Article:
Contemporary role of salvage lymphadenectomy in patients with recurrence following radical prostatectomy
Abdollah F, Briganti A, Montorsi F, Stenzl A, Stief C, Tombal B, Van Poppel H, and Touijer K. Contemporary role of salvage lymphadenectomy in patients with recurrence following radical prostatectomy. Eur Urol 2015; 67(5):839-849.
CONTEXT: Prostate cancer (PCa) patients with isolated clinical lymph node (LN) relapse, limited to the regional and/or retroperitoneal LNs, may represent a distinct group of patients who have a more favorable outcome than men with progression to the bone or to other visceral organs. Some data indirectly denote a beneficial impact of pelvic LN dissection on survival in these patients.
OBJECTIVE: To provide an overview of the currently available literature regarding salvage LN dissection (SLND) in PCa patients with clinical relapse limited to LNs after radical prostatectomy (RP).
EVIDENCE ACQUISITION: A systematic literature search was conducted using the Medline, Embase, and Web of Science databases to identify original articles, review articles, and editorials regarding SLND. Articles published between 2000 and 2012 were reviewed and selected with the consensus of all the authors.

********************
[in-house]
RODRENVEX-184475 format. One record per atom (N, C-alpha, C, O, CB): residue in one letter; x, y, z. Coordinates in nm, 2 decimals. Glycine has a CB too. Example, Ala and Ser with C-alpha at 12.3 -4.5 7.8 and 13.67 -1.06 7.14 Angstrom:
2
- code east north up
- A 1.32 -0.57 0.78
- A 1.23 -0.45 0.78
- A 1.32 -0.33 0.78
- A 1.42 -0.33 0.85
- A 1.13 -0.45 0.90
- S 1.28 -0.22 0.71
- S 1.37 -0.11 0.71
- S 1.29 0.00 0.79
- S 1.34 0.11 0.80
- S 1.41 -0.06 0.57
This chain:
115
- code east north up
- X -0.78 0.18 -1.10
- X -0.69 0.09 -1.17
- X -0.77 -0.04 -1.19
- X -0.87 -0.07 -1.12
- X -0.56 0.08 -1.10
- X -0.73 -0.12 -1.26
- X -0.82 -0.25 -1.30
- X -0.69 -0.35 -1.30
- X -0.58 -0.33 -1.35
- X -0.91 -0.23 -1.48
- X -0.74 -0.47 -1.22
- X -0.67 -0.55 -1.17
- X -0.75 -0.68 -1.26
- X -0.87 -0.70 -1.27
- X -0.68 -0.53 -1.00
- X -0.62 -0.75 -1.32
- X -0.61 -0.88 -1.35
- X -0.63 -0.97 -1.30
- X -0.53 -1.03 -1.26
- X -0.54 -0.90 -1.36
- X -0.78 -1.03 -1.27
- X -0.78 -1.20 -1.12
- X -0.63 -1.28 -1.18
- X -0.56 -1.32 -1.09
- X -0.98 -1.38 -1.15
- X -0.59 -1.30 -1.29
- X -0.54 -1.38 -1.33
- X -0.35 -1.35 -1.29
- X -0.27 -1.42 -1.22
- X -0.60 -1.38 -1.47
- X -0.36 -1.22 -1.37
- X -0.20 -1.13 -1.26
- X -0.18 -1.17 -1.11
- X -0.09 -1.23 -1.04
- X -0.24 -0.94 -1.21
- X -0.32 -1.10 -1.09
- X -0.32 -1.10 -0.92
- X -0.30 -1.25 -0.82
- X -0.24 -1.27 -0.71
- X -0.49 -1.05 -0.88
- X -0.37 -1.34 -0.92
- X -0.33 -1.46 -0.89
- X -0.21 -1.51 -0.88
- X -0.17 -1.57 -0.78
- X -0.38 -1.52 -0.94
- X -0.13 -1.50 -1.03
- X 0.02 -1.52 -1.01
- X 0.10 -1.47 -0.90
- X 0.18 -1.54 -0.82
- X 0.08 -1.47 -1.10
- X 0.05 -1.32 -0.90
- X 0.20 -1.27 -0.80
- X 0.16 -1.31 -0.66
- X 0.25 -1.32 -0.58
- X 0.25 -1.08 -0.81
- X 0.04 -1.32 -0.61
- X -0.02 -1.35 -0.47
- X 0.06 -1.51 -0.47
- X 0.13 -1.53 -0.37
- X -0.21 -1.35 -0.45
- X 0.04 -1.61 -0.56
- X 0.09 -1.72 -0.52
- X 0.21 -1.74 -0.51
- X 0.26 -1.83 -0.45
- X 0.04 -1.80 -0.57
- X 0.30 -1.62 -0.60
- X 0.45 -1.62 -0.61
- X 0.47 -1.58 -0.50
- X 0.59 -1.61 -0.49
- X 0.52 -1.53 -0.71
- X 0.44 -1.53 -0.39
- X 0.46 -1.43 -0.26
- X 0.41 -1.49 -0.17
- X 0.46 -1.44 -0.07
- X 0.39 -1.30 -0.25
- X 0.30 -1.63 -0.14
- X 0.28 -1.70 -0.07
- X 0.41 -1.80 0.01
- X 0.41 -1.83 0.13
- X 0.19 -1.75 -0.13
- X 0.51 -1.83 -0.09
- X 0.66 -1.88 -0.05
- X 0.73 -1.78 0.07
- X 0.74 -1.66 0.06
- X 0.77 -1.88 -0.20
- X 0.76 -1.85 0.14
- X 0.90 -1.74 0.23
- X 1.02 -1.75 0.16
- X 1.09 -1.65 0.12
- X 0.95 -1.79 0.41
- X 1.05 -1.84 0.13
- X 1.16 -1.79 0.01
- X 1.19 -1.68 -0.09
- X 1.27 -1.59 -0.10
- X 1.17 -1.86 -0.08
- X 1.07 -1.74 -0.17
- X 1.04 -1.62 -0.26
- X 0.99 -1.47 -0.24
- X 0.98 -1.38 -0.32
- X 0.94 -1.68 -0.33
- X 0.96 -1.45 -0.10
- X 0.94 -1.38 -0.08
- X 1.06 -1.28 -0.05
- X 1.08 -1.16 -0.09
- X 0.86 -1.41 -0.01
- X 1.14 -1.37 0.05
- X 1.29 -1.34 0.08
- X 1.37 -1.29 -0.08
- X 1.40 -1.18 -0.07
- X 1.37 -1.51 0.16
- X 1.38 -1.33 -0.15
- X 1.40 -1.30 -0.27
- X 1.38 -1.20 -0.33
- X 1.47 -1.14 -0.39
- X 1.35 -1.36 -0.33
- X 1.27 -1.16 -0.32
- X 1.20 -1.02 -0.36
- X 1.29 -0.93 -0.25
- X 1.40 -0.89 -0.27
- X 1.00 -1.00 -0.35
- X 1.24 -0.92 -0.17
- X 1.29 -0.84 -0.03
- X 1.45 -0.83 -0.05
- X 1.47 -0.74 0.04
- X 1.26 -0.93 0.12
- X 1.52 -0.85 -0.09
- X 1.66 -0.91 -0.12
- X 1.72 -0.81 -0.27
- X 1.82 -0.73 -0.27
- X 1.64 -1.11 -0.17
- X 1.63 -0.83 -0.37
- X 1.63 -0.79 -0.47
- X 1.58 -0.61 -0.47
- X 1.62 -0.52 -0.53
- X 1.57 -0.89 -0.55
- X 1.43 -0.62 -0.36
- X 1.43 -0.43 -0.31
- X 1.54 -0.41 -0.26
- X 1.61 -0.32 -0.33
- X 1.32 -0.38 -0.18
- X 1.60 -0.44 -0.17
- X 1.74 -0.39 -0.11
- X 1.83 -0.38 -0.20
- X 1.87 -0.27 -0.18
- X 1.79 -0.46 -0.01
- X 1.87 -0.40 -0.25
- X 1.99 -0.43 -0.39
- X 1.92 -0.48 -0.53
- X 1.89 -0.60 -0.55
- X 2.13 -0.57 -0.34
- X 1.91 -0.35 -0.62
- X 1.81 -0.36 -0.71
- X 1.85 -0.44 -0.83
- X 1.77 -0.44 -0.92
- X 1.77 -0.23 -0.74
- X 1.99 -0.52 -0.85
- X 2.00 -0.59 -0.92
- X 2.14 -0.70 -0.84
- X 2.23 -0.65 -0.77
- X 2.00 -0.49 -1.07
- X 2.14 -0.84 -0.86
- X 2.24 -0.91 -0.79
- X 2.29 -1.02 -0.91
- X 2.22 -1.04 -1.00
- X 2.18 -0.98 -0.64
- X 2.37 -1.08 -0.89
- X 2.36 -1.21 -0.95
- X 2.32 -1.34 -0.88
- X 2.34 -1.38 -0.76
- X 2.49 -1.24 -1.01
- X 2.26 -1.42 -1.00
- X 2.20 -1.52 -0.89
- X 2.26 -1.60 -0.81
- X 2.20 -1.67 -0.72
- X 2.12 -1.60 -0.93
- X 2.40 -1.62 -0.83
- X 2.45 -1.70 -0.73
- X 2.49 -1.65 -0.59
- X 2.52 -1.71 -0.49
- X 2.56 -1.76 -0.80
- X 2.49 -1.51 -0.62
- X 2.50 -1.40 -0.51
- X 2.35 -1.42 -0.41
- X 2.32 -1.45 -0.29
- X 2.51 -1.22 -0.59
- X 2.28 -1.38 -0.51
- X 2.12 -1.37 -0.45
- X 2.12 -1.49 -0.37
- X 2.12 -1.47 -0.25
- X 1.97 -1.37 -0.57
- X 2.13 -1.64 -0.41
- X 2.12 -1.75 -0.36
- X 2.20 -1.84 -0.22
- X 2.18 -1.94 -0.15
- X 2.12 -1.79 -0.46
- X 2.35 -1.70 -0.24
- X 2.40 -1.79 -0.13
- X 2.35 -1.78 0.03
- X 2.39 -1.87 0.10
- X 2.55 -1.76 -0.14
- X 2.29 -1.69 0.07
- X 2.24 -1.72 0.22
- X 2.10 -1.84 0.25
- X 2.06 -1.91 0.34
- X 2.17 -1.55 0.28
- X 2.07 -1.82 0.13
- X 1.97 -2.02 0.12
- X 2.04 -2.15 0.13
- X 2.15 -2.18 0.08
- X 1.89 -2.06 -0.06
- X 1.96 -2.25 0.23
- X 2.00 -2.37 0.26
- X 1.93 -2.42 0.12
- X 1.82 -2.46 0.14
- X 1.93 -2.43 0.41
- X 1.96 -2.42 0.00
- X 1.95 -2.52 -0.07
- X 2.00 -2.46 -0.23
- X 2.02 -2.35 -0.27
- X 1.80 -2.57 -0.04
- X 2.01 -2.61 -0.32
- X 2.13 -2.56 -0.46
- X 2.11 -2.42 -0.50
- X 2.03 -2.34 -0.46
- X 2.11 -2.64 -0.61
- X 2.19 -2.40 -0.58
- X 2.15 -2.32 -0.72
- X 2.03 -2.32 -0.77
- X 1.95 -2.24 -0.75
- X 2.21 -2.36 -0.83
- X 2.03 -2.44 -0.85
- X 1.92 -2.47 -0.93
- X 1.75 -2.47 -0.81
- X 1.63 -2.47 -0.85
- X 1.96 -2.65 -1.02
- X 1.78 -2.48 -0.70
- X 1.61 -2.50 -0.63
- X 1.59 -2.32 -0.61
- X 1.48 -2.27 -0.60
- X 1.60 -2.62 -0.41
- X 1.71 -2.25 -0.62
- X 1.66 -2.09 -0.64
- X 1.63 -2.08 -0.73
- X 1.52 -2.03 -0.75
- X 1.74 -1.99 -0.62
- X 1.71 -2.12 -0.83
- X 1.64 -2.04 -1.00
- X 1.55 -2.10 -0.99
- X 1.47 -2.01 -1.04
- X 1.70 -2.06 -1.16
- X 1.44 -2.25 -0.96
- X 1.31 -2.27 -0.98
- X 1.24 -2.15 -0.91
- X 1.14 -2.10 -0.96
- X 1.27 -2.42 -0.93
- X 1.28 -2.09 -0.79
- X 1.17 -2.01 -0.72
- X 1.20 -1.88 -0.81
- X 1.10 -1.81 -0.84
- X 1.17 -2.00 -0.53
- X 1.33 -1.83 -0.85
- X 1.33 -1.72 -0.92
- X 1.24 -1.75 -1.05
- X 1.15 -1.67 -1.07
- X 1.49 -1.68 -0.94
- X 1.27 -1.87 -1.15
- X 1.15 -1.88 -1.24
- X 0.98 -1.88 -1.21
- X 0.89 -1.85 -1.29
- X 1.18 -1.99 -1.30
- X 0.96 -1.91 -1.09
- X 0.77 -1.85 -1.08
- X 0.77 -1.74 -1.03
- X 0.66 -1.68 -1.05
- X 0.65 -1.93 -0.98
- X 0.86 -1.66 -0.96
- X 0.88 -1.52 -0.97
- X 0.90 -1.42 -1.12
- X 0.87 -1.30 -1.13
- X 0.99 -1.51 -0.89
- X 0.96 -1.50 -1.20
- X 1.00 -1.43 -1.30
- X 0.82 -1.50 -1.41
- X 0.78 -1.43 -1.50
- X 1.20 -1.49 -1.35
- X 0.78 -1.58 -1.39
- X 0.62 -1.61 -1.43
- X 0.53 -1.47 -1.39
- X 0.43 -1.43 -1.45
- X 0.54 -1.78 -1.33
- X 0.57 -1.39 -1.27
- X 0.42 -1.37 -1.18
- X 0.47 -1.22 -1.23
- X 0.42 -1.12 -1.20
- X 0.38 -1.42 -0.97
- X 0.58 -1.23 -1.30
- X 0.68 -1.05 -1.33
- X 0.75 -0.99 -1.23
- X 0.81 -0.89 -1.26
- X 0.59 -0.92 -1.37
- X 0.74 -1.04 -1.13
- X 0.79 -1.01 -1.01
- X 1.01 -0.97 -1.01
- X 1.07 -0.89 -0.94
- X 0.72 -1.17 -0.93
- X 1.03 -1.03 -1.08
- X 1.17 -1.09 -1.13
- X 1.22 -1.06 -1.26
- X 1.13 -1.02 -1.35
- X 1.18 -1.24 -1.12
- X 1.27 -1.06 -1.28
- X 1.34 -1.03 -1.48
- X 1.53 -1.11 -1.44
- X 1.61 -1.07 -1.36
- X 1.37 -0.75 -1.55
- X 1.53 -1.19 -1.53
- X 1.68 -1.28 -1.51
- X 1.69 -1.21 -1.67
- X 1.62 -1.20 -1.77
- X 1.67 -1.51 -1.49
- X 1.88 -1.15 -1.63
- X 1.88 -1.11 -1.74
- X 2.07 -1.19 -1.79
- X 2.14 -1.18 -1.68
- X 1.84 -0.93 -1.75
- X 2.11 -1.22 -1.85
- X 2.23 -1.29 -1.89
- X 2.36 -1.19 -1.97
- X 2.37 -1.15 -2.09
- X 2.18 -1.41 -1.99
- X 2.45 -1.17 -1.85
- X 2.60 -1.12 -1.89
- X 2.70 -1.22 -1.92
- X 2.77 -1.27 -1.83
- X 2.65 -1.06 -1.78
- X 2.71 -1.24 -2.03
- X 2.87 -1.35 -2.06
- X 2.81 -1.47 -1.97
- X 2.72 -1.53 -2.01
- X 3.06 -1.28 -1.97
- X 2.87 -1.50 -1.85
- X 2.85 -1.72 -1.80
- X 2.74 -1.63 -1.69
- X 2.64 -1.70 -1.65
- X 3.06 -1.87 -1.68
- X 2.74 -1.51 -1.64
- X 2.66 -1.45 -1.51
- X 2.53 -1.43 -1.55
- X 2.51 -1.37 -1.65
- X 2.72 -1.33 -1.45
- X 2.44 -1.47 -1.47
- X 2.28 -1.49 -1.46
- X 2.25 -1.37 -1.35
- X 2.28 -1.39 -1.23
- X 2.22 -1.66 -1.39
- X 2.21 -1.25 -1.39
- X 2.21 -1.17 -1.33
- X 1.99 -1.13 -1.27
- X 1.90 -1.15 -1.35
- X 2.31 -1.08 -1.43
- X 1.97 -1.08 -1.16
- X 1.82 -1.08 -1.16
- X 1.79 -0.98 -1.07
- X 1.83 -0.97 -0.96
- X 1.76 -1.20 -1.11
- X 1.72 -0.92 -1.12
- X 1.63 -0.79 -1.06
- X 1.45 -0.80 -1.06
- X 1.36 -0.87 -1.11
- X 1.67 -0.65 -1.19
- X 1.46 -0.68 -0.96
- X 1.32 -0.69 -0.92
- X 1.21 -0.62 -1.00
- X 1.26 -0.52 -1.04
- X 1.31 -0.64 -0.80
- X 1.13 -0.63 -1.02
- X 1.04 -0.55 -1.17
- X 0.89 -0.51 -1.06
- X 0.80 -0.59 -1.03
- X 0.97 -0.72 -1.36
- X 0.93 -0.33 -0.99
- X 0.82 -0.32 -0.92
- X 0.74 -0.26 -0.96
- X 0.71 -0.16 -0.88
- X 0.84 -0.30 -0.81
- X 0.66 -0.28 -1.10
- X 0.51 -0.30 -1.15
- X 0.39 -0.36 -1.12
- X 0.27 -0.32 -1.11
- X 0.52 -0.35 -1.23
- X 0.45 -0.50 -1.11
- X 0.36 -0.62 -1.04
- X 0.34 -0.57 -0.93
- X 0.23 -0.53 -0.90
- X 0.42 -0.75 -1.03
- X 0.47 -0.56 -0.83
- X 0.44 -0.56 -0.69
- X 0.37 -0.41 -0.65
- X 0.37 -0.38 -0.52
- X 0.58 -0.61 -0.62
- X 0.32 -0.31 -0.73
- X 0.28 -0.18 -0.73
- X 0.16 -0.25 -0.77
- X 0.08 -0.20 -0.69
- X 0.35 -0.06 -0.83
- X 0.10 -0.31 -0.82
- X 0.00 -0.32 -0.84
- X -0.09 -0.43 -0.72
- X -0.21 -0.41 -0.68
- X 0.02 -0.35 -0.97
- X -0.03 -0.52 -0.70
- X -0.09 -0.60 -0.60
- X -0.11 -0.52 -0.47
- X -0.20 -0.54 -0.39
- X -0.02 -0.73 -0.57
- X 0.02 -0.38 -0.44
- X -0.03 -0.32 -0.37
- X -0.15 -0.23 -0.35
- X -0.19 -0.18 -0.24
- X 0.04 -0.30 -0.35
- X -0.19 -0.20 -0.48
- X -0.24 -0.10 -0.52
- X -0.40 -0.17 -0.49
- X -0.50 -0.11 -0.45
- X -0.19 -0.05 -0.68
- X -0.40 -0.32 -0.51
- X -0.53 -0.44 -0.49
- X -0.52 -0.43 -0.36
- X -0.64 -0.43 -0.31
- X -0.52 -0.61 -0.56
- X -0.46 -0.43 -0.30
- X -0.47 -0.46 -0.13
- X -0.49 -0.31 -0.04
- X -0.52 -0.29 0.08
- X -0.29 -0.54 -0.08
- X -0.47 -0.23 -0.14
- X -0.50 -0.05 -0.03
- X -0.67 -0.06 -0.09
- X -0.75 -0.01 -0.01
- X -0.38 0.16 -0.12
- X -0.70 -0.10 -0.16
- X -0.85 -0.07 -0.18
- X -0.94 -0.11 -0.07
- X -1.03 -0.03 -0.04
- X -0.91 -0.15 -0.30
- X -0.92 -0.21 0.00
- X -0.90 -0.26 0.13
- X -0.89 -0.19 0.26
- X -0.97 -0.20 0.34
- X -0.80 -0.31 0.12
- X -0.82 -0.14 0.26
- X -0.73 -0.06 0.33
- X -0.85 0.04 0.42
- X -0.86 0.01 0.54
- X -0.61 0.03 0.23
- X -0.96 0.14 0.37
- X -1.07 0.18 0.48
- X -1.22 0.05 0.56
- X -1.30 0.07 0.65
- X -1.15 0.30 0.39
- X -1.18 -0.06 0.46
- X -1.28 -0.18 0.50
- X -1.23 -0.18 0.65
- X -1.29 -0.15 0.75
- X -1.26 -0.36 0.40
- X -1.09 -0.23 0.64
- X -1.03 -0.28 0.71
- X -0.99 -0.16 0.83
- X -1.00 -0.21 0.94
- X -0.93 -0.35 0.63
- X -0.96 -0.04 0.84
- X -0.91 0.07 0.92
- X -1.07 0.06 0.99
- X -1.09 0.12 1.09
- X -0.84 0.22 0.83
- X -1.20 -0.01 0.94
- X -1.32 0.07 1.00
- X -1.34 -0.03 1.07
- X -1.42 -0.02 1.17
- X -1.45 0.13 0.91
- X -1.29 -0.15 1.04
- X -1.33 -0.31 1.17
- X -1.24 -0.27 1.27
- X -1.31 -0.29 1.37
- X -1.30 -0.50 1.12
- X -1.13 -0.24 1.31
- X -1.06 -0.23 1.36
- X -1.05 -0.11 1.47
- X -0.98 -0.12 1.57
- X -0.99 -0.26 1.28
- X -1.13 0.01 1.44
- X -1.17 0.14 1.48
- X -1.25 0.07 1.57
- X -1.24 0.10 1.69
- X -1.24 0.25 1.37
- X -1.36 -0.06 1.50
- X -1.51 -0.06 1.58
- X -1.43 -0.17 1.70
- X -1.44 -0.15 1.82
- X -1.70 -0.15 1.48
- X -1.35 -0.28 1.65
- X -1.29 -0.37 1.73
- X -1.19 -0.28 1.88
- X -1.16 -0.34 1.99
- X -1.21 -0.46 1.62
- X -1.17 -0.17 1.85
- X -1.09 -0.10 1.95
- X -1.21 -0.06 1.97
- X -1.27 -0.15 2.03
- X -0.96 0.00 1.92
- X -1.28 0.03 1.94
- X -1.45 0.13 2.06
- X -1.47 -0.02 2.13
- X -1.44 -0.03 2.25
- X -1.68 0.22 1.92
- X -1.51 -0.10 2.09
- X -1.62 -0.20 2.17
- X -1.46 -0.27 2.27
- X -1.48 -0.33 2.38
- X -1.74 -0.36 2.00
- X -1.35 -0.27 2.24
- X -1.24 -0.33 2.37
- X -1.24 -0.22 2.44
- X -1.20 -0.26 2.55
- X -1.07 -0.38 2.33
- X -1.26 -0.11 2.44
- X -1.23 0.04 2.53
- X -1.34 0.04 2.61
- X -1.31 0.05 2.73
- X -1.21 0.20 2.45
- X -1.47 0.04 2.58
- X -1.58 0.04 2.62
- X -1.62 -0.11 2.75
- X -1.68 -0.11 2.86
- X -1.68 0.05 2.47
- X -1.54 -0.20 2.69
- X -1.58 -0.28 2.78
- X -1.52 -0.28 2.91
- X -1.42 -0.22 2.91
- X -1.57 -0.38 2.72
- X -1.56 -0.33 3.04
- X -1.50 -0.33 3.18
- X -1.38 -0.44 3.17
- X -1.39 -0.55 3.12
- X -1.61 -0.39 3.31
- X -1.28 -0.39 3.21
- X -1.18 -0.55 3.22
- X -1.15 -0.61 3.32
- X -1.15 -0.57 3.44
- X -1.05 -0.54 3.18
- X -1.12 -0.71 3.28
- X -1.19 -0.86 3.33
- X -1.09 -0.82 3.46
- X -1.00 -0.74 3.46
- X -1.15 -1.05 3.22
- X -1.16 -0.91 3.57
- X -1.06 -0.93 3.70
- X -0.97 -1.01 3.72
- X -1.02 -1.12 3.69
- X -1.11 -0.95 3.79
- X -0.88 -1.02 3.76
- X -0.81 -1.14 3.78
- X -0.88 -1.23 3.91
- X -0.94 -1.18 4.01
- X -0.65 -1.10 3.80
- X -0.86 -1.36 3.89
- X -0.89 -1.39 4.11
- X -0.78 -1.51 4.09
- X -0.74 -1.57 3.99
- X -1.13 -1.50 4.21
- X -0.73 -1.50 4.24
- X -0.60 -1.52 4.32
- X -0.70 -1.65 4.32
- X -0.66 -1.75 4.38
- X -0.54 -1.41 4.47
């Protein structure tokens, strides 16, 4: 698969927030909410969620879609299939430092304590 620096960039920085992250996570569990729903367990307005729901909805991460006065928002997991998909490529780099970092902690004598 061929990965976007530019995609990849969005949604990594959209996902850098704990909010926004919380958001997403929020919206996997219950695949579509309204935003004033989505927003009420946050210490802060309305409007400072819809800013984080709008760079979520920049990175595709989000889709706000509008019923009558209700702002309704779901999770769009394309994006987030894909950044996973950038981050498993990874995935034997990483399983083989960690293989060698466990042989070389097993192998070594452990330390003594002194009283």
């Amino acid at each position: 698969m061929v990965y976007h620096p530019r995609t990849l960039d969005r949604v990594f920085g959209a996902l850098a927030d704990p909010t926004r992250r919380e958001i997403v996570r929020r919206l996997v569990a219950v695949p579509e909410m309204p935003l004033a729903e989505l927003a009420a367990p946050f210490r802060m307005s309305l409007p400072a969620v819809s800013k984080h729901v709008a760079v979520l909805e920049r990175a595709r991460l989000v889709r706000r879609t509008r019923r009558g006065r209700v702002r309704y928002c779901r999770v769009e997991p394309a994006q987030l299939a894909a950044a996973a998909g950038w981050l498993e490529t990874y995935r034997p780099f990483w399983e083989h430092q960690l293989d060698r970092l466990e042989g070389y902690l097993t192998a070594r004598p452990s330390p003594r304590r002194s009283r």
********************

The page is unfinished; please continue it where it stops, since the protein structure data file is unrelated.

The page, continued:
EVIDENCE SYNTHESIS: Contemporary imaging techniques, such as 11C-choline positron emission tomography and diffusion-weighted magnetic resonance imaging, appear to enhance the accuracy in identifying LN relapse in patients with biochemical recurrence (BCR) and after RP. In these individuals, SLND can be considered as a treatment option. The currently available data suggest that SLND can delay clinical progression and postpone hormonal therapy in almost one-third of the patients, although the majority will have BCR. An accurate and attentive preoperative patient selection may help improve these outcomes. The most frequent complication after SLND was lymphorrhea (15.3%), followed by fever (14.5%) and ileus (11.2%). It is noteworthy that all examined cohorts originated from retrospective single-institution series, with limited sample size and short follow-up. Consequently, the current findings cannot be generalized and warrant further investigation in future prospective trials.
CONCLUSIONS: The current data suggest that SLND represents an option in patients with disease relapse limited to the LNs after RP; however, more robust data derived from well-designed clinical trials are needed to validate the role of SLND in this selected patient population.
PATIENT SUMMARY: Salvage lymph node dissection (SLND) represents a treatment option in for patients with prostate cancer relapse limited to the lymph nodes; however, more robust data derived from well-designed clinical trials are needed to validate the role of SLND in this selected patient population.
Medical Subject Headings
Diffusion Magnetic Resonance Imaging; Humans; Lymph Node Excision; Lymph Nodes; Lymphatic Metastasis; Male; Neoplasm Recurrence, Local; Positron-Emission Tomography; Prostate; Prostatectomy; Prostatic Neoplasms; Salvage Therapy